I am assuming the unit of measurement is nmol/L in which case your level is too low. The Vit D Council, the Vit D Society ( ) and Grassroots ( ) all recommend a level of 100-150nmol/L so you need to supplement with D3 to get that into the recommended range, also take D3's important cofactors Vit K2-MK7 and magnesium

Serum B12 needs to be at least 550pg/ml, preferably top of range, according to an extract from the book, "Could it be B12?" by Sally M. Pacholok:

"We believe that the 'normal' serum B12 threshold needs to be raised from 200 pg/ml to at least 450 pg/ml because deficiencies begin to appear in the cerebrospinal fluid below 550".

"For brain and nervous system health and prevention of disease in older adults, serum B12 levels should be maintained near or above 1000 pg/ml."

Folate should be at least half way through range.

Ferritin should be half way through range.

When all nutrient levels are optimal then thyroid hormone can work, and they need to be optimal to consider T3 (as well as FT4/FT3 showing poor conversion).


If you have Hashimoto's also called autoimmune thyroid disease diagnosed by high thyroid antibodies you may need to look at food intolerances too

Low, but still in range vitamins are extremely common. We need them optimal when on Levothyroxine

For full Thyroid evaluation you need TSH, FT4, TT4, FT3 plus TPO and TG thyroid antibodies and very important to test vitamin D, folate, ferritin and B12

Private tests are available. Thousands on here forced to do this as NHS often refuses to test FT3 or antibodies

Medichecks Thyroid plus ultra vitamin or Blue Horizon Thyroid plus eleven are the most popular choice. DIY finger prick test or option to pay extra for private blood draw. Both companies often have money off offers.

All thyroid tests should ideally be done as early as possible in morning and fasting. When on Levothyroxine, don't take in the 24 hours prior to test, delay and take straight after. This gives highest TSH, lowest FT4 and most consistent results. (Patient to patient tip, GP will be unaware)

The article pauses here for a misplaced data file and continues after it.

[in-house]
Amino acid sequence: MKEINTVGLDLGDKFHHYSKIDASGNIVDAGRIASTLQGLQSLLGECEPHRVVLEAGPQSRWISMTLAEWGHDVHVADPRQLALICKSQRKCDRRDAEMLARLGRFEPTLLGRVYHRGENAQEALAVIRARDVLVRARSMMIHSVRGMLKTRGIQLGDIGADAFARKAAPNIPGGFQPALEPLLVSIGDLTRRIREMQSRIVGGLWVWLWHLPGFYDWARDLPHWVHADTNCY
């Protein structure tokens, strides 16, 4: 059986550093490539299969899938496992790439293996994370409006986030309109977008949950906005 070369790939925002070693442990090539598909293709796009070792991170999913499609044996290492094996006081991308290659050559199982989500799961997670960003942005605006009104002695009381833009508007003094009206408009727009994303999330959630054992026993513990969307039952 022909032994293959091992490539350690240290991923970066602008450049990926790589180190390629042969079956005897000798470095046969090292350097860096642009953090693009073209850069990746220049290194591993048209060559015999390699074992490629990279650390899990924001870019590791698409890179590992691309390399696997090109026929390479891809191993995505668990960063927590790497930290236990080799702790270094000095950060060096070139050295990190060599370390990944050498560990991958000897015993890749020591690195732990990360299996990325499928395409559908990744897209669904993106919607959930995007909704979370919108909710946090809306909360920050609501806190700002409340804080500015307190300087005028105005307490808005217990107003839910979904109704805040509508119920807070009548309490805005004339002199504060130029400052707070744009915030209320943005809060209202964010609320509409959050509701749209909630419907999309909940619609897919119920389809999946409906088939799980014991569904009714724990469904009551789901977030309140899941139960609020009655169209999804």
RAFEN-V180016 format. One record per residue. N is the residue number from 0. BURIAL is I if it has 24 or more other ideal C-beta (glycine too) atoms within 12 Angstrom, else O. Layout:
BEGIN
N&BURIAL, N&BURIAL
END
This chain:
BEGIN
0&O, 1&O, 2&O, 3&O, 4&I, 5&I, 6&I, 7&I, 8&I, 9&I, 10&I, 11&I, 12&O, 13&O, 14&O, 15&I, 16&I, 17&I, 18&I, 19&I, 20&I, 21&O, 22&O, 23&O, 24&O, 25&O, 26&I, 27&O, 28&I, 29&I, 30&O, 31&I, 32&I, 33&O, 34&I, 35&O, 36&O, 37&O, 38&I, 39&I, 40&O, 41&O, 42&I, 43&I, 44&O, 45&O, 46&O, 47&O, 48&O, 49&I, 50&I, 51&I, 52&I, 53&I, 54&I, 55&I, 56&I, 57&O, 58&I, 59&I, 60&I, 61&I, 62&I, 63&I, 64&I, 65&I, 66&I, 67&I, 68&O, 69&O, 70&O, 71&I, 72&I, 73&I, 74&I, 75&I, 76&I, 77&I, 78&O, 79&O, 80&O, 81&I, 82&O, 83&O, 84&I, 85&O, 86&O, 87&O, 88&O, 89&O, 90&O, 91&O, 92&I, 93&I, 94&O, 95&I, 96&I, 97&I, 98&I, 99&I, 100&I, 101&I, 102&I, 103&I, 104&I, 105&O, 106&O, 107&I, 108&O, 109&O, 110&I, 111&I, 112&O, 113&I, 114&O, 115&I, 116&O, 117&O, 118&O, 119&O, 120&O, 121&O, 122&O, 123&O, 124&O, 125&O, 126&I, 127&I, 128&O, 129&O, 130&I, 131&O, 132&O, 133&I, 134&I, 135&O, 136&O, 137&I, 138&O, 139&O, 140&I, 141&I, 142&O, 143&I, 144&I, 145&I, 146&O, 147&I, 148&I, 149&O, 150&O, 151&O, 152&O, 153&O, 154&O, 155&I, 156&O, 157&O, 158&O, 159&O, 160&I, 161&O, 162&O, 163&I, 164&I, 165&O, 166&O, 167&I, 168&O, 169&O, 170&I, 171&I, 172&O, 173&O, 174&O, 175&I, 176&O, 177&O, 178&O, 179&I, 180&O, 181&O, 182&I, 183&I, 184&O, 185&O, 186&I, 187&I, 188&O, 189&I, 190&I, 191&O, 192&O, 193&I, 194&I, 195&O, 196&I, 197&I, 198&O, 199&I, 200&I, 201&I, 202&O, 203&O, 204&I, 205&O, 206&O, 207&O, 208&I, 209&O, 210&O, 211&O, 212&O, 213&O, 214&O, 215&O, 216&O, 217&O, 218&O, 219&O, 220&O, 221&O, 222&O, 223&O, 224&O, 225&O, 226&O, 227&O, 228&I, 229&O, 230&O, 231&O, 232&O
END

Is this how you did your tests?

If antibodies are high this is Hashimoto's, (also known by medics here in UK more commonly as autoimmune thyroid disease).

About 90% of all hypothyroidism in Uk is due to Hashimoto's. Low vitamins are especially common with Hashimoto's. Food intolerances are very common too, especially gluten. So it's important to get Both TPO and TG thyroid antibodies tested at least once .

in reply to SlowDragon

Thyroid Peroxidase Antibody - 70 (0-50)

Would this mean I am definitely Hashimoto’s?

It’s crazy that my GP can’t give me these answers!

in reply to roxiedog

Yes antibodies are higher than 50

Medics currently ignore cause, as there is no specific pharmaceutical treatment.

Patients find improving low vitamins extremely important

Many many find strictly gluten free diet helps or is essential

Ask GP for coeliac blood test and to test vitamin D, folate, ferritin and B12

Or get full private testing